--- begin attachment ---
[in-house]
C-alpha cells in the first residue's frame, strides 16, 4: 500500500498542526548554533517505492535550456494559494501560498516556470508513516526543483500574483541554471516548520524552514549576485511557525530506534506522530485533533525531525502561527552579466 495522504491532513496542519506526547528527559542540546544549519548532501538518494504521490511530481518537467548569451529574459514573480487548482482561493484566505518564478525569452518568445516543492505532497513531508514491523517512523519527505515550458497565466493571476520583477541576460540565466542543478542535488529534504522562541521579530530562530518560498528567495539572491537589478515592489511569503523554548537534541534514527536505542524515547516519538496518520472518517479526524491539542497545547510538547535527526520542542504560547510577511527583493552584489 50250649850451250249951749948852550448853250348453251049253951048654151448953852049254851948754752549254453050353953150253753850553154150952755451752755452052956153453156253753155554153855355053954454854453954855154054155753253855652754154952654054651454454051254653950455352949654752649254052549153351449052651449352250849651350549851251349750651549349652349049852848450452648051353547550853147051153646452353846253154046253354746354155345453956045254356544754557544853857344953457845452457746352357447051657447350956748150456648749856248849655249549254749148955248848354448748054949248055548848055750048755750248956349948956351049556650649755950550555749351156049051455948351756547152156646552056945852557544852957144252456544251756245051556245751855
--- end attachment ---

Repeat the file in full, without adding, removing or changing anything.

[in-house]
C-alpha cells in the first residue's frame, strides 16, 4: 500500500498542526548554533517505492535550456494559494501560498516556470508513516526543483500574483541554471516548520524552514549576485511557525530506534506522530485533533525531525502561527552579466 495522504491532513496542519506526547528527559542540546544549519548532501538518494504521490511530481518537467548569451529574459514573480487548482482561493484566505518564478525569452518568445516543492505532497513531508514491523517512523519527505515550458497565466493571476520583477541576460540565466542543478542535488529534504522562541521579530530562530518560498528567495539572491537589478515592489511569503523554548537534541534514527536505542524515547516519538496518520472518517479526524491539542497545547510538547535527526520542542504560547510577511527583493552584489 50250649850451250249951749948852550448853250348453251049253951048654151448953852049254851948754752549254453050353953150253753850553154150952755451752755452052956153453156253753155554153855355053954454854453954855154054155753253855652754154952654054651454454051254653950455352949654752649254052549153351449052651449352250849651350549851251349750651549349652349049852848450452648051353547550853147051153646452353846253154046253354746354155345453956045254356544754557544853857344953457845452457746352357447051657447350956748150456648749856248849655249549254749148955248848354448748054949248055548848055750048755750248956349948956351049556650649755950550555749351156049051455948351756547152156646552056945852557544852957144252456544251756245051556245751855